The day I have been dreading for 12 years finally arrived last Tuesday. To be fair, it didnâ€™t arrive until about 10:15 AM, but I still blame Tuesday.
What happened at 10:15, you ask? Simply put, I stood at my youngest nieceâ€™s bedroom door and measured myself against the growth chart painstakingly recorded on her door jam.
Noel is taller than me.
To be fair this is not a difficult task. At 5â€™2â€ I am hardly an imposing figure that strikes fear in the hearts of many. The fact that I have been this height since 5th grade gives me a little freak factor, but Iâ€™ve spent my adult life as a fairly short person. (Please keep the laughter to a dull roar.) To my mind, the final nail in my tiny little coffin has always been Noelâ€™s height. I always thought the day she surpassed me would be worse for my self-esteem than turning 30.
Surprise, surprise: I was wrong. I did indeed experience a moment of self-deprecating laughter, but it was immediately followed by profound pride.
You see, Noel is terrific. She is smart but not afraid to work hard in a few ways I never quite learned. She is kind and genuinely cares about other people to an extent I canâ€™t even pretend to understand. She can run like a gazelle while I run like a penguin. She loves soccer and is genuinely good at the game, which are definitely two things that will never be said about me.
The list of differences continues. I grew up in a house full of boys while Noel grew up in a house full of girls. When I was her age I could do exactly two things with my long hair, one of which was leaving it completely alone. Noel can do all sorts of beautiful and stylish things with hers. My purse is a tiny black one that only holds the essentials. Noelâ€™s current purse is a hot pink number that I can only assume doubles as a suitcase. I basically wore whatever was clean to school. Noel looks like a million fashionable bucks every day. I was very shy and quiet, only confident when it came to academics. Noel is friendly, outgoing, and supremely confident.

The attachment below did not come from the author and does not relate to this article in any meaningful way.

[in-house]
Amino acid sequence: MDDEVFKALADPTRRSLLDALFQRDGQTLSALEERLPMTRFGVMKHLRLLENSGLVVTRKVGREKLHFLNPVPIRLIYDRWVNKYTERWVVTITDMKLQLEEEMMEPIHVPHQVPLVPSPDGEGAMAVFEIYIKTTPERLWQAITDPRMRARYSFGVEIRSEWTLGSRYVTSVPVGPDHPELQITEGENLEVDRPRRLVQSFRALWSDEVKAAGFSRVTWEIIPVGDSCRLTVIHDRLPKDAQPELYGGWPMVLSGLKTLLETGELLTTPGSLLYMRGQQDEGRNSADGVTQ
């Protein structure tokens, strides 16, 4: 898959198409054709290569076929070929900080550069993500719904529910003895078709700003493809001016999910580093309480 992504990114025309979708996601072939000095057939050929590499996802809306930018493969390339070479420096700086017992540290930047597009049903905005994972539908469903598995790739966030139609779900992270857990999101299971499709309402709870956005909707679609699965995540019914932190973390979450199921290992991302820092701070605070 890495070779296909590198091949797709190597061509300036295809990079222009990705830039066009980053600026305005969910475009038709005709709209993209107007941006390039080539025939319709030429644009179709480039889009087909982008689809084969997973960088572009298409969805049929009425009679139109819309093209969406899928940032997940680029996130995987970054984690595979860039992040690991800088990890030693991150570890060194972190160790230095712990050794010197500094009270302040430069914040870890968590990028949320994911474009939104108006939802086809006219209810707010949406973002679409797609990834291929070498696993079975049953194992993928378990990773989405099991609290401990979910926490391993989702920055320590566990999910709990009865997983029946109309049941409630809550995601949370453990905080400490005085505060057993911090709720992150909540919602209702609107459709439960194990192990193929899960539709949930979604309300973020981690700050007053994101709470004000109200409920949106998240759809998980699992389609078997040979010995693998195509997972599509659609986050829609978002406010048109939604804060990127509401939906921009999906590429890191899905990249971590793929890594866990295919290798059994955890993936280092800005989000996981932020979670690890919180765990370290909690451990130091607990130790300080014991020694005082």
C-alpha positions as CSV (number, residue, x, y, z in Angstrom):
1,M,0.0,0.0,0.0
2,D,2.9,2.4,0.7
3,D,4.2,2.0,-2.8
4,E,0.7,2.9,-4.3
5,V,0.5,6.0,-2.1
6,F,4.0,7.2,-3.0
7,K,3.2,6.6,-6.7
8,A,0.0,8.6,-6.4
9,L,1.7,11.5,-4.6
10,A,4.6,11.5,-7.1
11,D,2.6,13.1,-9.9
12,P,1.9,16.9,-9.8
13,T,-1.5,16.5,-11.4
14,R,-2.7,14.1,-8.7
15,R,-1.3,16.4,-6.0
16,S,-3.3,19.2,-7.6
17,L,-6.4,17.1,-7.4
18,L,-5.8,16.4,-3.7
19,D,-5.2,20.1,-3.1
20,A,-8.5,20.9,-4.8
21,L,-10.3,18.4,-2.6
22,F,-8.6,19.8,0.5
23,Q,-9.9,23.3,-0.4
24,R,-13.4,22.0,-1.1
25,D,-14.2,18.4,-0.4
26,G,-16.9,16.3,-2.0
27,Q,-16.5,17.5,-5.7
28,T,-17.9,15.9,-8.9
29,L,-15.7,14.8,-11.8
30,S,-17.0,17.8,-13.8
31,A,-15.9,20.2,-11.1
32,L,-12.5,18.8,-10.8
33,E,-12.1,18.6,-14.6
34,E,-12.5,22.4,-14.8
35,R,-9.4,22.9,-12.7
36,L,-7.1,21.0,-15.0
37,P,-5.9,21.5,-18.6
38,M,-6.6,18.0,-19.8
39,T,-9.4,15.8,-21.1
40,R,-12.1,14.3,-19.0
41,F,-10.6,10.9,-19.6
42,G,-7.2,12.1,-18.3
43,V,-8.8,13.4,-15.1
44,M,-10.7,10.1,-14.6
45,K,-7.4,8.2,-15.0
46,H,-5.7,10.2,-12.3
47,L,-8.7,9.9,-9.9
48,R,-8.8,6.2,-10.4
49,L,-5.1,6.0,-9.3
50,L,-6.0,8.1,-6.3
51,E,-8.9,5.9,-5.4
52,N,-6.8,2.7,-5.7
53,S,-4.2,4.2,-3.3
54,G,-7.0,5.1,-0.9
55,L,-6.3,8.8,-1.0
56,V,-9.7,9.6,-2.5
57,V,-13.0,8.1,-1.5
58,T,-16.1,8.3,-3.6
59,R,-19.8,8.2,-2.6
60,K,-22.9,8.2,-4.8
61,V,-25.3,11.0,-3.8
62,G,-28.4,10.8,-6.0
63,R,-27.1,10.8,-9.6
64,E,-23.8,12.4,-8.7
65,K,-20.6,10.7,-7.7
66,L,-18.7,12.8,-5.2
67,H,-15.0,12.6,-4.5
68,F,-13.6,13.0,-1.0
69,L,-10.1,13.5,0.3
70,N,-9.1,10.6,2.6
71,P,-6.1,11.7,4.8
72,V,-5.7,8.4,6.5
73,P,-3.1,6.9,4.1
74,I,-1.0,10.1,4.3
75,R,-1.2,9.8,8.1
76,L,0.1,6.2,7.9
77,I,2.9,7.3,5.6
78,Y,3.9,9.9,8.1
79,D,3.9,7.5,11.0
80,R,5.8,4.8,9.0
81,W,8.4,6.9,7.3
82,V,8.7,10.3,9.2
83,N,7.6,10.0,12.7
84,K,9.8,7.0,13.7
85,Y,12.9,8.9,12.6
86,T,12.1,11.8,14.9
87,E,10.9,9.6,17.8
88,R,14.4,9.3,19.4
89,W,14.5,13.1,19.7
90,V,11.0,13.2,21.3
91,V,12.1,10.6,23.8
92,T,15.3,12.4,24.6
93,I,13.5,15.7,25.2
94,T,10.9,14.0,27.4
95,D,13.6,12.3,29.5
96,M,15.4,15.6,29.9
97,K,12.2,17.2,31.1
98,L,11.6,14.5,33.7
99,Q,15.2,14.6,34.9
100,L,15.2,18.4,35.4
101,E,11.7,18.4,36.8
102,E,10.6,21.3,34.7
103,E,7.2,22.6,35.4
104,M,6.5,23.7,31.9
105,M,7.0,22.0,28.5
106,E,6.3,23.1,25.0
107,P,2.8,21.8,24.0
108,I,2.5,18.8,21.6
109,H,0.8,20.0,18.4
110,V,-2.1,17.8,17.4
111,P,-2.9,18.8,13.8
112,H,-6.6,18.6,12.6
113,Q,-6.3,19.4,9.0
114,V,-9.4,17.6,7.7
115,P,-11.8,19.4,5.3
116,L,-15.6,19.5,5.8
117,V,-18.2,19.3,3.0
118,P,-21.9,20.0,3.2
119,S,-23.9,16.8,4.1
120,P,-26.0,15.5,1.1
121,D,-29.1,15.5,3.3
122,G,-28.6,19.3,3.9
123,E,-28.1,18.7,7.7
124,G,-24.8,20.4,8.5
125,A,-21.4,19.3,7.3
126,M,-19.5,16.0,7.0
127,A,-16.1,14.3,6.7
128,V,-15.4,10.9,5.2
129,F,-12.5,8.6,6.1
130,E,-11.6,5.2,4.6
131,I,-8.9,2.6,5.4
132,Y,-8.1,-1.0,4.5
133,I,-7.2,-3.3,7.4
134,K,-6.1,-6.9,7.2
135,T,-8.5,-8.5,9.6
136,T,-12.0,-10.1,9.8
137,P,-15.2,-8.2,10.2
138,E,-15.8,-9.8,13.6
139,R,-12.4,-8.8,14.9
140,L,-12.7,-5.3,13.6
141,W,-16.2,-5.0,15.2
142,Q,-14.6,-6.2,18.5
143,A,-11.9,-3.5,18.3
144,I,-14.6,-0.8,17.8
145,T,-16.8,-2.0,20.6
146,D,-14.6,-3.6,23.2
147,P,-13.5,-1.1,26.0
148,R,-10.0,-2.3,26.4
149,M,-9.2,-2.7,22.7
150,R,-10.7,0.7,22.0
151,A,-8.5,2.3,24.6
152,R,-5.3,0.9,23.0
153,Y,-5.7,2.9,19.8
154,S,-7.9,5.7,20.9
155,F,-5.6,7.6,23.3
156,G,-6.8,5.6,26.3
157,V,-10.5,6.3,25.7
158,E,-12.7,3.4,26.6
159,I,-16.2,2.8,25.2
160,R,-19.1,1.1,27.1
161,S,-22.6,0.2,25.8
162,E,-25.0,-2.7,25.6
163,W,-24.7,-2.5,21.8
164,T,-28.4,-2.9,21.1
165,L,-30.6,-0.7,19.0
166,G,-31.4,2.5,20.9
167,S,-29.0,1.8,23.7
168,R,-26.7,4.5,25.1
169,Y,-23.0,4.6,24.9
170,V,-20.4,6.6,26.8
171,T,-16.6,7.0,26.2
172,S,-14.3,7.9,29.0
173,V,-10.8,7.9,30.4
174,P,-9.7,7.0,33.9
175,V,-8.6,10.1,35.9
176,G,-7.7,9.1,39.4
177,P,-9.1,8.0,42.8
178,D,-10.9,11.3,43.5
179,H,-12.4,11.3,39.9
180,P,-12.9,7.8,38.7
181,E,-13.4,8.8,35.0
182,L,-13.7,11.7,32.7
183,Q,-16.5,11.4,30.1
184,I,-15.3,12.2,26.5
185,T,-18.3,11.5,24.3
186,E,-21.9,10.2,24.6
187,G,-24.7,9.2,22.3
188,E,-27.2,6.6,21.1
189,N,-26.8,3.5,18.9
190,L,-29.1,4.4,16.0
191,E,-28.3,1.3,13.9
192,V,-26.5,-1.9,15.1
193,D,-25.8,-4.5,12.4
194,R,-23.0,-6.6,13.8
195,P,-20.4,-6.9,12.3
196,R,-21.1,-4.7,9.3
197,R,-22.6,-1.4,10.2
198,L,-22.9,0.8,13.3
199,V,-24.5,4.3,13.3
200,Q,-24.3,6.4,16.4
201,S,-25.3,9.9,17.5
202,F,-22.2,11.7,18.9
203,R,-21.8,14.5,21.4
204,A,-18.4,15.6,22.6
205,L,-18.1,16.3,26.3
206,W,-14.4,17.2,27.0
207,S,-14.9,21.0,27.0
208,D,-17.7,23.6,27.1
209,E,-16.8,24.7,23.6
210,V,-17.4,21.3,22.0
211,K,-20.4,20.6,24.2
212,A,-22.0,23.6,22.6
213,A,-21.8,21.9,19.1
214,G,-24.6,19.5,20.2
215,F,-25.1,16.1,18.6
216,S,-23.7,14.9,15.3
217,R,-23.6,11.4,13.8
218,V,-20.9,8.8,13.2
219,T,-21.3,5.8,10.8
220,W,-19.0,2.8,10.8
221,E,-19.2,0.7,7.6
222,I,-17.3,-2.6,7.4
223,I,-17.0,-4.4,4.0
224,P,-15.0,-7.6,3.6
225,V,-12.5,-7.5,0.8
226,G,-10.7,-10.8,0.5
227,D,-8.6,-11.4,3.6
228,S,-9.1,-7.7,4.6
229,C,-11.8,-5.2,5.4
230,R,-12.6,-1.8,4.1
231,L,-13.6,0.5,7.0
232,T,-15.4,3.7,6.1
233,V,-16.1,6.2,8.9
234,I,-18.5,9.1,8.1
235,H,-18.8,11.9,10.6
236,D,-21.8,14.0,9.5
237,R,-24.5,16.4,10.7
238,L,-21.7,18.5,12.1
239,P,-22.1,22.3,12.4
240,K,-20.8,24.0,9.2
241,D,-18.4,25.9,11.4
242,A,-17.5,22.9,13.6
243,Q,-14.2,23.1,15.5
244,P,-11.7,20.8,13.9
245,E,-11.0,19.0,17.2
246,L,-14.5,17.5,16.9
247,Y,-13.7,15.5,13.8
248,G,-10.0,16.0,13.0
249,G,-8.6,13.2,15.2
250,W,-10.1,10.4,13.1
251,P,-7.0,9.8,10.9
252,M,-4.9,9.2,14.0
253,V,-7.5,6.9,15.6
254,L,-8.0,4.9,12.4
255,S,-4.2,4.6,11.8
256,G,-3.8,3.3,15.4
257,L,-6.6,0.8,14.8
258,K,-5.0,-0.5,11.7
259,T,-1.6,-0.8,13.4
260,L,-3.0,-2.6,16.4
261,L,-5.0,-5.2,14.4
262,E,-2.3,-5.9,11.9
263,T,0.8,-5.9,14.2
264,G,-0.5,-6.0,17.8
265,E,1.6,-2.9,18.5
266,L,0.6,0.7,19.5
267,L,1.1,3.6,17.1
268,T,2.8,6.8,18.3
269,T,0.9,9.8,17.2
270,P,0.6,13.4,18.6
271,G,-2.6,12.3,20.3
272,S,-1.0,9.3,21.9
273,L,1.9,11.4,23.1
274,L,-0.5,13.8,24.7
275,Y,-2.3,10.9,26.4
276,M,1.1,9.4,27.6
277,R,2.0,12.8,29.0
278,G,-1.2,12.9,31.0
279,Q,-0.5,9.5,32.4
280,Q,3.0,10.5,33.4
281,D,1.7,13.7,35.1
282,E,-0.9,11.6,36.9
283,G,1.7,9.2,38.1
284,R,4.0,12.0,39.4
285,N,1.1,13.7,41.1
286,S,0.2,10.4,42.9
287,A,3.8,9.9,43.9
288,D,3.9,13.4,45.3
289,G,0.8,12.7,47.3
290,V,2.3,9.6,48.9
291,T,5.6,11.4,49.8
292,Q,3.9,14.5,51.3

In short, my niece is well on her way to being a far better person than I.
I currently have two nieces and two nephews and the count will continue to rise. The secret of being an aunt is that I want each one of them to be more. To be better. There is nothing I want more than for my nieces and nephews to grow up to be smarter, wiser, more athletic, and more successful than I. As large as my dreams and wishes are for myself they are exponentially larger for the next generation of Martinez munchkins.
I realize that this same phenomenon can turn ugly. It is the foundation of Little League Father Syndrome, after all. Most authority figure types want those in their charge to shine brightly; the catch is that we often add qualifiers. â€œI want my son to be the baseball player I couldnâ€™t be.â€ â€œI want my sons to take over the family business when Iâ€™m gone.â€ â€œI want my daughter to have the high-flying career I was denied.â€ Although these people have their childrenâ€™s best interests at heart such dreams also foster a lot of pressure and feelings of entrapment. Itâ€™s a pretty short hop from â€œI donâ€™t really like baseballâ€ to â€œDad wonâ€™t love me if I donâ€™t make it to the Majors.â€
I, for one, am unbelievably proud of my niece for following her passion for a sport that I donâ€™t personally enjoy. She consistently works on her game, attending summer camps and playing on competitive teams in her limited free time.Â Not only is she a better athlete in better shape than I can ever hope to be, she has a secure and confident identity based in her skills and abilities rather than her admittedly much better than average looks. And while I would have been happy never watching a soccer game, Noel has brought new experiences and learning into my life simply by following her own path rather than mine. Sure, one day I will take her to an Avalanche game and try to get the hockey seed planted somewhere in there, but not at the expense of the sport she loves. And if down the road she chooses to no longer play soccer I will be no less proud of her. As long as she continues to become a better, more balanced, and happier young woman I will be thrilled to call Noel my niece.
I hope each of you has a Noel in your life. If you donâ€™t, find one. As aggravating as kids can be, they are also an endless source of amazement, humor, and hope for a better world.
Especially if they belong to someone else.